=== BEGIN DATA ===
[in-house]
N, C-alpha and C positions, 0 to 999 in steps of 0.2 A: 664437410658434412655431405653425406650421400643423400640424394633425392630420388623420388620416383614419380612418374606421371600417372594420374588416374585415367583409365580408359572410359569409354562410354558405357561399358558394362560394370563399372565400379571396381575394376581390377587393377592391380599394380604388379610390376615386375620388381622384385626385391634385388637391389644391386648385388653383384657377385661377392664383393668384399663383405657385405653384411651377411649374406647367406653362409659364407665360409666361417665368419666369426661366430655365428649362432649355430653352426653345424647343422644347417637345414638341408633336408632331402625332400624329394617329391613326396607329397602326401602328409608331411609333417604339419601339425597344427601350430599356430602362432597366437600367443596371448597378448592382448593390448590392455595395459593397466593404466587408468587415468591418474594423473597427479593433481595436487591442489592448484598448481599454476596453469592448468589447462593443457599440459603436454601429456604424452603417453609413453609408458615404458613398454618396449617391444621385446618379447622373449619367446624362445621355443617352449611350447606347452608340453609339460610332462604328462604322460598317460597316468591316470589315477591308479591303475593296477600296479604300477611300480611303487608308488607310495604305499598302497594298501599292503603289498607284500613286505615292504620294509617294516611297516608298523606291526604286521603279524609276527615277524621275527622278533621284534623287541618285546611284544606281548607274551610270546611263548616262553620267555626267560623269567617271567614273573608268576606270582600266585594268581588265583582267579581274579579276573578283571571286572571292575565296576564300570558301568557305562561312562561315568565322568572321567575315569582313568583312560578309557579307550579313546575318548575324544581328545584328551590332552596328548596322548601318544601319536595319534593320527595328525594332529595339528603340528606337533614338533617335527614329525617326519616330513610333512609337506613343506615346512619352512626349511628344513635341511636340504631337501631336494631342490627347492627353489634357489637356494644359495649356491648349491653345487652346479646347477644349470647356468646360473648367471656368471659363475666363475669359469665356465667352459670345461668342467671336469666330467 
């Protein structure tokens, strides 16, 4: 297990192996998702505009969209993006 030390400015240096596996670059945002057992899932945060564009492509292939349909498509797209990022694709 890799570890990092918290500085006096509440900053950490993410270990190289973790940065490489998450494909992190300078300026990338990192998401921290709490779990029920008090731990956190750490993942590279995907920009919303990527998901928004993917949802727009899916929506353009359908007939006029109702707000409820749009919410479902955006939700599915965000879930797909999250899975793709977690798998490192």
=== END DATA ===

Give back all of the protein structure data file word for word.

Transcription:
[in-house]
N, C-alpha and C positions, 0 to 999 in steps of 0.2 A: 664437410658434412655431405653425406650421400643423400640424394633425392630420388623420388620416383614419380612418374606421371600417372594420374588416374585415367583409365580408359572410359569409354562410354558405357561399358558394362560394370563399372565400379571396381575394376581390377587393377592391380599394380604388379610390376615386375620388381622384385626385391634385388637391389644391386648385388653383384657377385661377392664383393668384399663383405657385405653384411651377411649374406647367406653362409659364407665360409666361417665368419666369426661366430655365428649362432649355430653352426653345424647343422644347417637345414638341408633336408632331402625332400624329394617329391613326396607329397602326401602328409608331411609333417604339419601339425597344427601350430599356430602362432597366437600367443596371448597378448592382448593390448590392455595395459593397466593404466587408468587415468591418474594423473597427479593433481595436487591442489592448484598448481599454476596453469592448468589447462593443457599440459603436454601429456604424452603417453609413453609408458615404458613398454618396449617391444621385446618379447622373449619367446624362445621355443617352449611350447606347452608340453609339460610332462604328462604322460598317460597316468591316470589315477591308479591303475593296477600296479604300477611300480611303487608308488607310495604305499598302497594298501599292503603289498607284500613286505615292504620294509617294516611297516608298523606291526604286521603279524609276527615277524621275527622278533621284534623287541618285546611284544606281548607274551610270546611263548616262553620267555626267560623269567617271567614273573608268576606270582600266585594268581588265583582267579581274579579276573578283571571286572571292575565296576564300570558301568557305562561312562561315568565322568572321567575315569582313568583312560578309557579307550579313546575318548575324544581328545584328551590332552596328548596322548601318544601319536595319534593320527595328525594332529595339528603340528606337533614338533617335527614329525617326519616330513610333512609337506613343506615346512619352512626349511628344513635341511636340504631337501631336494631342490627347492627353489634357489637356494644359495649356491648349491653345487652346479646347477644349470647356468646360473648367471656368471659363475666363475669359469665356465667352459670345461668342467671336469666330467 
């Protein structure tokens, strides 16, 4: 297990192996998702505009969209993006 030390400015240096596996670059945002057992899932945060564009492509292939349909498509797209990022694709 890799570890990092918290500085006096509440900053950490993410270990190289973790940065490489998450494909992190300078300026990338990192998401921290709490779990029920008090731990956190750490993942590279995907920009919303990527998901928004993917949802727009899916929506353009359908007939006029109702707000409820749009919410479902955006939700599915965000879930797909999250899975793709977690798998490192």